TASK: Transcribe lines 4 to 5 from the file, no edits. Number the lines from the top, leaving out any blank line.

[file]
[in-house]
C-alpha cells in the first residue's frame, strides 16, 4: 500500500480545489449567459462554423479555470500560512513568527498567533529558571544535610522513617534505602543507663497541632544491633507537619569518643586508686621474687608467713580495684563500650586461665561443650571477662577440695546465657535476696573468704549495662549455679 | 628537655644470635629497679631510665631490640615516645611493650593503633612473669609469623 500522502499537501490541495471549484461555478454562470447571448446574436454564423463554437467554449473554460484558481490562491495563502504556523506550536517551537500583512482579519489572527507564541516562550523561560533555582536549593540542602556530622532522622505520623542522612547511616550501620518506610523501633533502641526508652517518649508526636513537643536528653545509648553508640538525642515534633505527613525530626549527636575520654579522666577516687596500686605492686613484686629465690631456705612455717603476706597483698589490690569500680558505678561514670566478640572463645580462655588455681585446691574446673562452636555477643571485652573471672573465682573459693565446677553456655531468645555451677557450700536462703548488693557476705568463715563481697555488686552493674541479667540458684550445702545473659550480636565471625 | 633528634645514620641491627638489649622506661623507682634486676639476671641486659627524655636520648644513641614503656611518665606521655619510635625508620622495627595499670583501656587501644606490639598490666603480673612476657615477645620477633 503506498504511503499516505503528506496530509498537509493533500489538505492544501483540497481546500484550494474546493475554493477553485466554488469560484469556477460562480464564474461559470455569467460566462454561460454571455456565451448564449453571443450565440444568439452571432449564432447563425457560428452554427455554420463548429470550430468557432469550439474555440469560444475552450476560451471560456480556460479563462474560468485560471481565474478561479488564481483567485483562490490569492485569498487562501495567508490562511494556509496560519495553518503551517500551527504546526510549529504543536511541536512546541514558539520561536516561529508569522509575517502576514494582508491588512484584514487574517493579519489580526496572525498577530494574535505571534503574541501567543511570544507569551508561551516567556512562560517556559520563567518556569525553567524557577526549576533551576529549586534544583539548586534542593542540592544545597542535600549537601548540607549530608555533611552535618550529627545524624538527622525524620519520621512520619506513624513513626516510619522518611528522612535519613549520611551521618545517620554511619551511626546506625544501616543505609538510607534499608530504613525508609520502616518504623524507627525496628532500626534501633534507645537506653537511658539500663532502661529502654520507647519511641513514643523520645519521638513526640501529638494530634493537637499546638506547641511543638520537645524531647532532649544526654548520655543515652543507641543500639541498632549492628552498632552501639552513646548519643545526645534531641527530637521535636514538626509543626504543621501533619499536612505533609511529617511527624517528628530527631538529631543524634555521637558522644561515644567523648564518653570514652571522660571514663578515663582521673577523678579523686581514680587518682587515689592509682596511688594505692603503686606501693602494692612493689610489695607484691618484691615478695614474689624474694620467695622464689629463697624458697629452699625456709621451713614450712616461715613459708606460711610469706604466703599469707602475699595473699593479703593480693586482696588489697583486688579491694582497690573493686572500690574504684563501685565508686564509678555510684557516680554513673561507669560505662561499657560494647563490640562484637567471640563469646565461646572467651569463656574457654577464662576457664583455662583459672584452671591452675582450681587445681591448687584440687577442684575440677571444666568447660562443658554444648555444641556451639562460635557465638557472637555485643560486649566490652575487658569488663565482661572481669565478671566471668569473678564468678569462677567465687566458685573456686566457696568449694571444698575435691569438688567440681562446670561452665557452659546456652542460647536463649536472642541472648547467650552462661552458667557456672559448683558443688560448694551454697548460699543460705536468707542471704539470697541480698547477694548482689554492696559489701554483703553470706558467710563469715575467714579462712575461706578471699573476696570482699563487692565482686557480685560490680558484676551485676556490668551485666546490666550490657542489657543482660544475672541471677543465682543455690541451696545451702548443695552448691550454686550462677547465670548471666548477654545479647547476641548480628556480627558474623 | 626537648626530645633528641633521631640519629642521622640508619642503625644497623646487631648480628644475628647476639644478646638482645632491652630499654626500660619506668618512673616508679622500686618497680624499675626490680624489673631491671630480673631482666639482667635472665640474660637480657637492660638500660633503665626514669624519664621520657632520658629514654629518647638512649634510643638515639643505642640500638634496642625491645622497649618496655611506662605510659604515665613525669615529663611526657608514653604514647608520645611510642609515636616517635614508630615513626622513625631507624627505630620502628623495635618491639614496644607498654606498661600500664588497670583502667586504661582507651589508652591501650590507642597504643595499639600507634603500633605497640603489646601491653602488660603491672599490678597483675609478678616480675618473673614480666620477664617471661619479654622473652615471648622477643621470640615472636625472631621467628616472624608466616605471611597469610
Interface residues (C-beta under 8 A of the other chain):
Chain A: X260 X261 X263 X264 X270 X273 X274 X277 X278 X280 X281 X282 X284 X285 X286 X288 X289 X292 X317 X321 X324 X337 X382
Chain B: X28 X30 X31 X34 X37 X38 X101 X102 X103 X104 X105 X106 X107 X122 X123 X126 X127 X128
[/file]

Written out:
Chain A: X260 X261 X263 X264 X270 X273 X274 X277 X278 X280 X281 X282 X284 X285 X286 X288 X289 X292 X317 X321 X324 X337 X382
Chain B: X28 X30 X31 X34 X37 X38 X101 X102 X103 X104 X105 X106 X107 X122 X123 X126 X127 X128